James later explained in multiple interviews that the whole thing was meant to be a joke (yeah, haha) and that the hat was actually a “gag gift” given to him by his very own “Jewish godfather,” Barry Weiss. In his autobiography, American Outlaw, James admitted that he begged Weiss for support in the aftermath of the scandal, but Weiss refused. “Can’t do it,” Weiss told him. “I got a show on A&E this fall. I can’t afford to get mixed up in all this crap. Sorry, Jess. You’re on your own, kiddo.”
The whole point of Storage Wars is to give its viewers a thrill as they watch others do something pretty much everyone wanted to do when they were a little kid: find a buried treasure. Finding valuable items in abandoned storage lockers in California is basically the modern, adult equivalent of finding an old treasure chest full of gold.
It would be pretty unlikely to find an actual pirate’s treasure in a storage container. It would be almost as astonishing that people associated with Storage Wars would overlook it. But that’s what happened in 2011.
In 2011, as TMZ reported, a storage unit auctioned off by famed couple Dan and Laura Dotson unknowingly contained around $500,000 worth of Spanish gold. The treasure was said to date back to “anywhere between the 16th and 19th century.”
The loot was discovered after the storage unit had already been auctioned off. It was located inside an actual pirate’s chest that was considered to be “at least 200 years old.” If that wasn’t insane enough, the report indicated that the winning bidder struck gold (pun intended), seeing that he only paid a little over $1,000 for the unit.
Barry Weiss left Storage Wars in 2013 and started his own short-lived spinoff called Barry’d Treasure. But before he ever got involved with auction television, he spent 30 years working in the wholesale produce business. He provided produce for cruise ships, restaurants, and hotels.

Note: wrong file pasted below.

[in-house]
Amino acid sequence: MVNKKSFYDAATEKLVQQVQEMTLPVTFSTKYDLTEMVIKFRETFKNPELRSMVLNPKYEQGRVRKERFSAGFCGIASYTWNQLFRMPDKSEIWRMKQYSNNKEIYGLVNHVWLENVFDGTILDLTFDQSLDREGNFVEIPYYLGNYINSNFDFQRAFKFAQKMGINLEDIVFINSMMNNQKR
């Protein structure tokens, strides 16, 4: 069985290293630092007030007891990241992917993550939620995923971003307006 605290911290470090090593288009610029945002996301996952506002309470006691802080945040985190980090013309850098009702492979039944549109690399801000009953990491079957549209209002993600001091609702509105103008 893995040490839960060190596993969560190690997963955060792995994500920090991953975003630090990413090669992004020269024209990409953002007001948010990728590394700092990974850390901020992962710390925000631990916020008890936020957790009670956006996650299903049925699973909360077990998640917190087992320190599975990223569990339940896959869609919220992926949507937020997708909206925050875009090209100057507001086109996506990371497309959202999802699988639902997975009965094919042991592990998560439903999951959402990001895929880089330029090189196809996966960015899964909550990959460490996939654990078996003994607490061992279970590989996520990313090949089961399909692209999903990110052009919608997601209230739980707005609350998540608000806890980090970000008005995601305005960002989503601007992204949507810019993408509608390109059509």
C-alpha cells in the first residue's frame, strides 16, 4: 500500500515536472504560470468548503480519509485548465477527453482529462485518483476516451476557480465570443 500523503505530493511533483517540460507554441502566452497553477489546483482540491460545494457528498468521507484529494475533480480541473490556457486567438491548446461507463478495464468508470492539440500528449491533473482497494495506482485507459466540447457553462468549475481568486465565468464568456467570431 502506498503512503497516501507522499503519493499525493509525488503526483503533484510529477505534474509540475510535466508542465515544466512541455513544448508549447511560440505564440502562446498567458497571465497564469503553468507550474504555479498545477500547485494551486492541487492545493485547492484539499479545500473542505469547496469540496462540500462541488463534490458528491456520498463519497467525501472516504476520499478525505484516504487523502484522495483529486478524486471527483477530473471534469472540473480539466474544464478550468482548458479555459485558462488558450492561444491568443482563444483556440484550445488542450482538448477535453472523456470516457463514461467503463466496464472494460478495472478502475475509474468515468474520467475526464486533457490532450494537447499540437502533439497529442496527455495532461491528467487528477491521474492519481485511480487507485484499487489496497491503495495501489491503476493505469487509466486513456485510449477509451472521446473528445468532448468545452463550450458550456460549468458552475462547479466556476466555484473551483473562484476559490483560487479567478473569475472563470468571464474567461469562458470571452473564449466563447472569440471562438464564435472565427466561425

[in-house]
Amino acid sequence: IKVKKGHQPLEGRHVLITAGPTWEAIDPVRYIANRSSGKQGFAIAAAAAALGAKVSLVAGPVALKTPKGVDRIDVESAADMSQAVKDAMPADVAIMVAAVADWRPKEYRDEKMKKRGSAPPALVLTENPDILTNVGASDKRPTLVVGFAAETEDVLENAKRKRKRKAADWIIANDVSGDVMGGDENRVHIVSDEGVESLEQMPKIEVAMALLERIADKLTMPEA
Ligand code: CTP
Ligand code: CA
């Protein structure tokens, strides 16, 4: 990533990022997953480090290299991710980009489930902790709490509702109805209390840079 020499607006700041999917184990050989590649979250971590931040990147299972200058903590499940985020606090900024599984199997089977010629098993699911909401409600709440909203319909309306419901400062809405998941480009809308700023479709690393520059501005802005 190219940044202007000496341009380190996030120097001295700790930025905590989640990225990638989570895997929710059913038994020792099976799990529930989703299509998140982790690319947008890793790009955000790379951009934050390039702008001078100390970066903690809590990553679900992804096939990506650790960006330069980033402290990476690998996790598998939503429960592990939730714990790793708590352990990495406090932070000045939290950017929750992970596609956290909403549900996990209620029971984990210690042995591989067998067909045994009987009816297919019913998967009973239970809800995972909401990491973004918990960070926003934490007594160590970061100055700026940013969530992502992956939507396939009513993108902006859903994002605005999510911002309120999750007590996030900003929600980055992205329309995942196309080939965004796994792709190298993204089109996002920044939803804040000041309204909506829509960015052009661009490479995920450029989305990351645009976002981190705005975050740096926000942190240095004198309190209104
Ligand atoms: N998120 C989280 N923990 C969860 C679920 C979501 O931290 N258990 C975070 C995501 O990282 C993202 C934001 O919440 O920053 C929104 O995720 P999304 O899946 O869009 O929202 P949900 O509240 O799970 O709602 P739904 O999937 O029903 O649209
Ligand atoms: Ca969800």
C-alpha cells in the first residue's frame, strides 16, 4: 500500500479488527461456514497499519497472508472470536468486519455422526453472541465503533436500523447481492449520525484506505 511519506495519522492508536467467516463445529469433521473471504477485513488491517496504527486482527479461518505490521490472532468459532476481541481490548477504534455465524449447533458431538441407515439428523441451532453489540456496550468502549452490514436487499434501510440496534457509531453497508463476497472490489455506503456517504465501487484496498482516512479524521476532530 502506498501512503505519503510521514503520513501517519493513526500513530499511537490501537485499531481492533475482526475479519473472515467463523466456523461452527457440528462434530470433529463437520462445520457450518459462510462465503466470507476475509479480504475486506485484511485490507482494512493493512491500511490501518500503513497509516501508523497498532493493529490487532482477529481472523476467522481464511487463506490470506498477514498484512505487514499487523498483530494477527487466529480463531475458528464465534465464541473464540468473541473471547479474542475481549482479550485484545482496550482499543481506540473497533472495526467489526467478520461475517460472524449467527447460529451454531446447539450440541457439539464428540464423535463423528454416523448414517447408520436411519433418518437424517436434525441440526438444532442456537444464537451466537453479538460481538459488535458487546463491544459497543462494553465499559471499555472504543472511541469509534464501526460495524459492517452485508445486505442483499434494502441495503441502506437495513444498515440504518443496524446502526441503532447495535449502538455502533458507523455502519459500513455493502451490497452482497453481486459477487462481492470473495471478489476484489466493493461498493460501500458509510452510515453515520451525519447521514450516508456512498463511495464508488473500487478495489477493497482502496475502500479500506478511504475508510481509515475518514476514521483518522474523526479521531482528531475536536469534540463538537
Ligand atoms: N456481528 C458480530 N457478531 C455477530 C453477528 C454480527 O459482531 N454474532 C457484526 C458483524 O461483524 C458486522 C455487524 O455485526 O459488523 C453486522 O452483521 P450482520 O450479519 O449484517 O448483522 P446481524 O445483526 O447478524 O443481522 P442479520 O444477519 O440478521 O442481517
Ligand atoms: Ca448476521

“I’ve always been collecting antiques on the side,” he said, “so that helped fund my passion for collecting weird stuff.” Weiss was always very calm compared to his co-bidders. After all, he was in it for the fun since he had little to no financial stake in the matter.
A lot of his calm and collected demeanor has to do with his financial independence, of course, but the man has also offered another explanation for being so laid back. In an interview with Weiss, Wisconsin’s Big Cheese asked him about his medical marijuana card.
The man responded, “Oh god, honestly, uh, it’s been about eight years ago. I’m one of the first in this state to get it, but you know I got a bad back, and I’ve gotta tend to it.” Well, that surely explains it. But they wouldn’t really mention that on reality TV. Not yet, at least.
The short-lived spinoff of Storage Wars was barely off the ground when tragedy struck one of its stars. At a viewing party for the spinoff that had only premiered days prior, cast member Kevin Pew’s son, Hashim, shot and killed a female family friend by the name of Janel Hamilton.
It was seemingly for no reason, which is why everyone was baffled. According to CBS Local 10 News, Hashim Pew shot Hamilton with a stolen .45 caliber handgun without warning. He then shot her again while she was on the floor. Hashim was tackled by his father and brother, who restrained him until the cops arrived.
According to police reports, Hashim said, “She’s dead as (expletive) dog,” as he was being held back by his family members. Hashim was charged with first-degree murder, yet he was later found “incompetent to stand trial.”
He was “remanded into the custody of the Department of Children and Families for treatment in order to ‘attain competence to proceed.'” The status of the murder trial is unclear, even to this day. Storage Wars: Miami never returned for its second season, and whether that decision was related to the murder is also unclear.
Most of Season One’s group remains intact, with the exceptions of Weiss (who left after four seasons) and buyer Brandon “The Sidebet” Sheets. Initially, Sheets merely tagged along with his dad Darrell for the ride. However, he started bidding against his kin, and then – poof – he was gone.
In 2016, Sheets announced on Twitter that he had been laid off, saying, “I am no longer affiliated with Storage Wars, Darrell will still be in new episodes, but I have been told I am no longer on the show (budget).” But he had some hard feelings…